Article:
Metatarsal damage aside, I lasted about ten minutes outside in the torrential downpour before I aborted the mission and went back to spend the day inside with my new adopted family, who were just like Pam and Mick but sounded like Gwen and Bryn from Gavin and Stacey, so really it couldn't have gotten any more perfect, especially when they said 'lush' and 'tidy'. In fact sometimes in my head I call them Pam and Mick and have to remind myself that that isn’t their real names. I did manage to walk into Tenby along the coastal path but seriously underestimated the distance and so spent most of the ‘not-as-rainy’ time walking, so by the time I actually go to Tenby it was raining too much again to see anything, and everything was closed. Caroline, obviously with uncanny motherly skills arrived to save me once again. We ordered Indian take out and spent the night together watching Britain’s Got Talent. It was amazing how quickly I felt comfortable and at home - it was truly like they were my family.

In the morning I (finally) got to Tenby for breakfast and a wander around (yes, it was very picturesque!) before farewelling my family for the road. I headed straight for Barry, the significance of which would be lost on nearly all Australians. There’s a fantastic British comedy called Gavin and Stacey (written and starring James Corden actually!), and Stacey’s house and work are in Barry, the town being the butt of a few jokes in the show. I got some great pics at Barry Island, Stacey and Gwen’s house, and even Pam and Mick’s house in nearby Dinas Powys (even though in the show it’s in England). A neighbour at the latter spotted me and came out for a chat, telling me about the elderly couple that now live in the house and the droves of tourists that came back in the early days.

By the time I got to Cardiff I was done. Done with the day but also done with the trip, just because I was so exhausted and I was ready just to not live out of a small bag and be on the road everyday. There’s not a huge amount to see in Cardiff, but all I managed to do was walk to the mall and eat McDonalds. On my last day I was disappointed I couldn’t use the motorway over the bridge and pay the £5.10 charge (Gavin and Stacey reference), so took the long back back into England and the ride ‘home’.  

Thursday, 1 September 2016

Riding 'Round Part V: Ireland

Arriving with nearly everything I owned damp, the short ride to my hostel in Belfast was a welcome one. I hadn’t actually planned to stay in Belfast at all, so found myself with a day to fill, the first tasks: hot shower, hot tea. Thankfully it was slightly less rainy on this side of the Irish Sea. My strolling brought me first to the opulently decorated Crown Bar where I stopped for my first Irish whiskey - not a fan, but it may be because I didn’t have a fucking clue what the barman was saying because of his accent and ended up with ice, which I hate - and striking up a conversation with a local, if you can call our stilted exchange a conversation because I couldn’t understand him either.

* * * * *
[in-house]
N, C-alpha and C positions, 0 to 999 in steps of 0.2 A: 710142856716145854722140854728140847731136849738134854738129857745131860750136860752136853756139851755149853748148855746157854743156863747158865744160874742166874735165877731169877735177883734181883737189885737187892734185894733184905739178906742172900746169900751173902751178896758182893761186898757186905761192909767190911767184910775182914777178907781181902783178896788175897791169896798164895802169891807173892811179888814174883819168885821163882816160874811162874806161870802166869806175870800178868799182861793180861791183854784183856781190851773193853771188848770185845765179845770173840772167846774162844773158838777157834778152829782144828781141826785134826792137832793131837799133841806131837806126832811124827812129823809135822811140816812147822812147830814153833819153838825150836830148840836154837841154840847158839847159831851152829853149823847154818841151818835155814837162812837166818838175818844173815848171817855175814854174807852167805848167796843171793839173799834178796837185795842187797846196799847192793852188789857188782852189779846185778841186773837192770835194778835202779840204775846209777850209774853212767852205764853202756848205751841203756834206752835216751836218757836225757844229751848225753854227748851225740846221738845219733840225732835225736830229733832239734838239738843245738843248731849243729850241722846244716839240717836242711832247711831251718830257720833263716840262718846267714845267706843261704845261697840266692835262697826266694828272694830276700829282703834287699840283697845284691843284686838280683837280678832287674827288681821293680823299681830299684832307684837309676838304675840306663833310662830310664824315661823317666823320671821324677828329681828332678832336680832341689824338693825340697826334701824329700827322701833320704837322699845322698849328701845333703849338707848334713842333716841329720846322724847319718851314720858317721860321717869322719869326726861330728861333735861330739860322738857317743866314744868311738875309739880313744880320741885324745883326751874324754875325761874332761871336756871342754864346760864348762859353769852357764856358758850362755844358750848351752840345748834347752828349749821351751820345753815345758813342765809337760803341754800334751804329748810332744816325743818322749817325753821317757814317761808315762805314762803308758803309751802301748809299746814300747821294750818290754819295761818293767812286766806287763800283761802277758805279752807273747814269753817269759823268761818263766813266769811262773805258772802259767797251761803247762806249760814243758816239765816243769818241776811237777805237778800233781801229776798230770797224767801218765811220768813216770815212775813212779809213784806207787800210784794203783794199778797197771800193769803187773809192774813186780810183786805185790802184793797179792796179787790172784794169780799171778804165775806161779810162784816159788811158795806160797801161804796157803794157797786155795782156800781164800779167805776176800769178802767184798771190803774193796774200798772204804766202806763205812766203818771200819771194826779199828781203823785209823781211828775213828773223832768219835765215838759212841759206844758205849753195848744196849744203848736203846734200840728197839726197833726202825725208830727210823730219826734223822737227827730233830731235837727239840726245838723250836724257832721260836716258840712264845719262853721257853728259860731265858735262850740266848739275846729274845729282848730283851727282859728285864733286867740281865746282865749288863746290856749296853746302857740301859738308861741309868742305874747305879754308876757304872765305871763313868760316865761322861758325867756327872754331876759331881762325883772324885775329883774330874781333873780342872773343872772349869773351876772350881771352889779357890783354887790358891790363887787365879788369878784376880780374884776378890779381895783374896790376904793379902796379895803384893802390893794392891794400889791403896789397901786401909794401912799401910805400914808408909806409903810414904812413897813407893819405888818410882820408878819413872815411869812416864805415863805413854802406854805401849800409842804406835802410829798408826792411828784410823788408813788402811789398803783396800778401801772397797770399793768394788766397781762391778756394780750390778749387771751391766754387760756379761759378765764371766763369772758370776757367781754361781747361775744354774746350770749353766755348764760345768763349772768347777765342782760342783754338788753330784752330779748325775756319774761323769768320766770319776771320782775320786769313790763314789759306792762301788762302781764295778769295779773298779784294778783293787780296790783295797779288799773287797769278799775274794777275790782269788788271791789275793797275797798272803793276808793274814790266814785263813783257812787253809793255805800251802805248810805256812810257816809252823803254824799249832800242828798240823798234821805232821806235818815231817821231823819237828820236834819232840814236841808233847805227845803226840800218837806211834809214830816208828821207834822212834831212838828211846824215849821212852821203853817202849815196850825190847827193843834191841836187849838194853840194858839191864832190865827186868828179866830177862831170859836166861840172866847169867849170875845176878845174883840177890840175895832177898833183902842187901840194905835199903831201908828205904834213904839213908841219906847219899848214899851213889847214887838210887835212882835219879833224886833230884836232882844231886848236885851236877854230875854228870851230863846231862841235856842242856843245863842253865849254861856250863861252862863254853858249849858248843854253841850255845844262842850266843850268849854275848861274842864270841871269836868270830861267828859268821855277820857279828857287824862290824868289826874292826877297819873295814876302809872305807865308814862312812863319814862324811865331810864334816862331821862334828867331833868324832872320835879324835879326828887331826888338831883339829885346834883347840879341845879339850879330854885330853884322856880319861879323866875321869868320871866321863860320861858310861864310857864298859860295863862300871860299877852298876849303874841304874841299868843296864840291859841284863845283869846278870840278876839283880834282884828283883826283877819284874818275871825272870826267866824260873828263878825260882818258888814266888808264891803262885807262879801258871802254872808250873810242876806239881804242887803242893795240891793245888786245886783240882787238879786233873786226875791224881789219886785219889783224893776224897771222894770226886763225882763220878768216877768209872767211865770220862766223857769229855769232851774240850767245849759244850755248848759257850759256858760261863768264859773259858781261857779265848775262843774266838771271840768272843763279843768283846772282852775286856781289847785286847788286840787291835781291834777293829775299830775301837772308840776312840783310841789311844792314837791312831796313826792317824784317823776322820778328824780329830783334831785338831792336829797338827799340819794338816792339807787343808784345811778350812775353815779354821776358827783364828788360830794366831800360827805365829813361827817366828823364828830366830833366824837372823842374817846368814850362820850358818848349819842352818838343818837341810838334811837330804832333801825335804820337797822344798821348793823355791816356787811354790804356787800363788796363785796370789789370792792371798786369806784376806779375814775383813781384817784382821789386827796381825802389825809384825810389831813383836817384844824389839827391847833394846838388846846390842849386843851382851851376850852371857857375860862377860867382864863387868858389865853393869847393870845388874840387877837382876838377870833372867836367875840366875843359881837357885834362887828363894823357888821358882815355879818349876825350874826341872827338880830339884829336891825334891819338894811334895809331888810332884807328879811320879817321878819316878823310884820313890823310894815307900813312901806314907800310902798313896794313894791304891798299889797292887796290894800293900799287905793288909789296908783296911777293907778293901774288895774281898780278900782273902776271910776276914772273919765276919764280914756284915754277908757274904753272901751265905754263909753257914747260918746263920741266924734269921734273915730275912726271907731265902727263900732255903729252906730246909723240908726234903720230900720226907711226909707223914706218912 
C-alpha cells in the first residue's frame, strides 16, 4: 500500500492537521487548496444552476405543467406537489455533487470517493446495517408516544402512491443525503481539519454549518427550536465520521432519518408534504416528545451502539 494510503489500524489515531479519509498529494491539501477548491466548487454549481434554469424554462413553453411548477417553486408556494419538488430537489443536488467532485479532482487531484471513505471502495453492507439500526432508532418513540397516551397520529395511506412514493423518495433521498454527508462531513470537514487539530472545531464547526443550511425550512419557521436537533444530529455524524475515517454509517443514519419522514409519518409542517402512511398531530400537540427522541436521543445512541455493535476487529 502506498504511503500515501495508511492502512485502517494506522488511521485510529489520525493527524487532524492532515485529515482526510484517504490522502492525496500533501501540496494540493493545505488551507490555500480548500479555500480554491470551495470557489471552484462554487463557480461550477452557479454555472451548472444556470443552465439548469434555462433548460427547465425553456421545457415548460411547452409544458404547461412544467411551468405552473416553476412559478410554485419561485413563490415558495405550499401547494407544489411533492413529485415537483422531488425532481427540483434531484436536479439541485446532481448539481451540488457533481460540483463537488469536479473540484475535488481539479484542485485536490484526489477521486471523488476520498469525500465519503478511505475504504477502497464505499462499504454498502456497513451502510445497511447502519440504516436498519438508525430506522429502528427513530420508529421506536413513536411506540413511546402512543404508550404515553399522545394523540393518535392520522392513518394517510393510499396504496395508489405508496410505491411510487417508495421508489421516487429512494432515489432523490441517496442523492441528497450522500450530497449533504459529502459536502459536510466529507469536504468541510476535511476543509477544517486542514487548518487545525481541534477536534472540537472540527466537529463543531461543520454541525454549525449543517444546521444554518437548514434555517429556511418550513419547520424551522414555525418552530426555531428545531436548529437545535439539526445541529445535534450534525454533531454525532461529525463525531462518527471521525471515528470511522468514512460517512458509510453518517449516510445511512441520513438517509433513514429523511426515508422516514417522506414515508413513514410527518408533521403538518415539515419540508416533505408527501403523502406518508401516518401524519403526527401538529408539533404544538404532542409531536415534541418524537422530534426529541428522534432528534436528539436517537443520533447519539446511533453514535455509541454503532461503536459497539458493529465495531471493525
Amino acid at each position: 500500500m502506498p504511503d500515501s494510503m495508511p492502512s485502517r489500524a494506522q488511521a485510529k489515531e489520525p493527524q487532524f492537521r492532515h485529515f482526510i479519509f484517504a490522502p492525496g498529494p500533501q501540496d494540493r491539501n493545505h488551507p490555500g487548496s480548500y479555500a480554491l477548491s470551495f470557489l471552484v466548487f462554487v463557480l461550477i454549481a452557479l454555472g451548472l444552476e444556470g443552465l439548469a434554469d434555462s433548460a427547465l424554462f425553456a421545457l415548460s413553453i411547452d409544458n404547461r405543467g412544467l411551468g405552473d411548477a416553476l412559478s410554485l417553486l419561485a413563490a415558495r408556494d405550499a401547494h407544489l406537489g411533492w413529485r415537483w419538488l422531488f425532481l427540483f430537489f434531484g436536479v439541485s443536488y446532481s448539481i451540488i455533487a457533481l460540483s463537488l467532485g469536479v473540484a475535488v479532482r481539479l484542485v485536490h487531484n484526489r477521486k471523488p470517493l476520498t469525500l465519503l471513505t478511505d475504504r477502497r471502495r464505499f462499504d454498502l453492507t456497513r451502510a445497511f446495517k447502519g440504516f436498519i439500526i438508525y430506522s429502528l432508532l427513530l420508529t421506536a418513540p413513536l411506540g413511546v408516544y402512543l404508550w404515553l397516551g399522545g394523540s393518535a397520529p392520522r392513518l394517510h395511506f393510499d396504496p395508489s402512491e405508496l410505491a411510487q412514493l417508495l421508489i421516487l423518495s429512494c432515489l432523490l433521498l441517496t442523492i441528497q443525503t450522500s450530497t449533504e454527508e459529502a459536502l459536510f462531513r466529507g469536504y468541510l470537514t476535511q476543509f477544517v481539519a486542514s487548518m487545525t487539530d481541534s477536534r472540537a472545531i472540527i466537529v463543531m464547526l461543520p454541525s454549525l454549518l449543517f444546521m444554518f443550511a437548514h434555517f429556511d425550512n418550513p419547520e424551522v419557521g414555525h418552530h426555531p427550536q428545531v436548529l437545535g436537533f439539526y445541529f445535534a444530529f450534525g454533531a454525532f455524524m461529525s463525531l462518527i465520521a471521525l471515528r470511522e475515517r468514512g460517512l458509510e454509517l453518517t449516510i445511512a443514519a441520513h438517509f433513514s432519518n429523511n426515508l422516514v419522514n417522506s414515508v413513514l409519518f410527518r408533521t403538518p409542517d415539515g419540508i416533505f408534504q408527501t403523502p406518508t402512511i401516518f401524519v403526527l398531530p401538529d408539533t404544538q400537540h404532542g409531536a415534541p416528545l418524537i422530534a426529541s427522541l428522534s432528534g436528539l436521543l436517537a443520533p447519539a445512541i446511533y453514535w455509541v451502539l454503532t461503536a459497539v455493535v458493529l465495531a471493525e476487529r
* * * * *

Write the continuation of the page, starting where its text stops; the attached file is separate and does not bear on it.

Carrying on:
After that I wandered aimlessly; much of it I didn’t pay attention to because I was on the phone to Emily while tipsy, which was a blast. Saw the Titanic building museum thing but was not inspired to go in, City Hall, and the shopping areas. Nothing seemed to jump out food wise so I ended up with a mediocre burger. Sat in another pub for a while with a cider to kill time - another local had also told me about some other hotspots and shows but I wasn’t feeling up to being excitable or sociable so I headed home for a quiet night in.

The following day was glorious; hot, sunny and fresh and perfect for riding north for what ended up being one of my favourite days of the trip. While much of my travels in England took me past Harry Potter filming locations, today was about Game of Thrones! I went to the cave at Cushendun where Mellisandre gives birth to demon-baby-Stannis and was so tempted to recreate the shots, but I thought the other tourists wandering around may have taken it the wrong way. Next was Ballintoy Harbour, which features as two locations on the Iron Islands. The famous rope bridge nearby was closed for the day due to the weather, so I continued on to Bushmills for a tour of the Bushmills Distillery and yes I was that person who asked all the questions. Also the guide was cute. The complimentary whiskey at the end was exactly what I needed when hitting the road as the afternoon wore on. With no baggage storage available I lugged all my bags around the tracks to the Giant’s Causeway. I had high expectations of this landmark and was not disappointed. It was really nice to find little areas on the bizarre hexagonal stones in the warm, late afternoon sun and watch the ocean. I wish that I had more time to sit and spend there but I was conscious of getting out and finding dinner and a campsite before dark.

In the carpark two young boys on bicycles came up to me and made conversation, telling me how cool my bike was and answering my questions about the area. It was really nice and one of the few times I feel like I actually spent time talking to locals … so much of my time was spent travelling alone, and at a fast pace, that the opportunity didn’t often come up.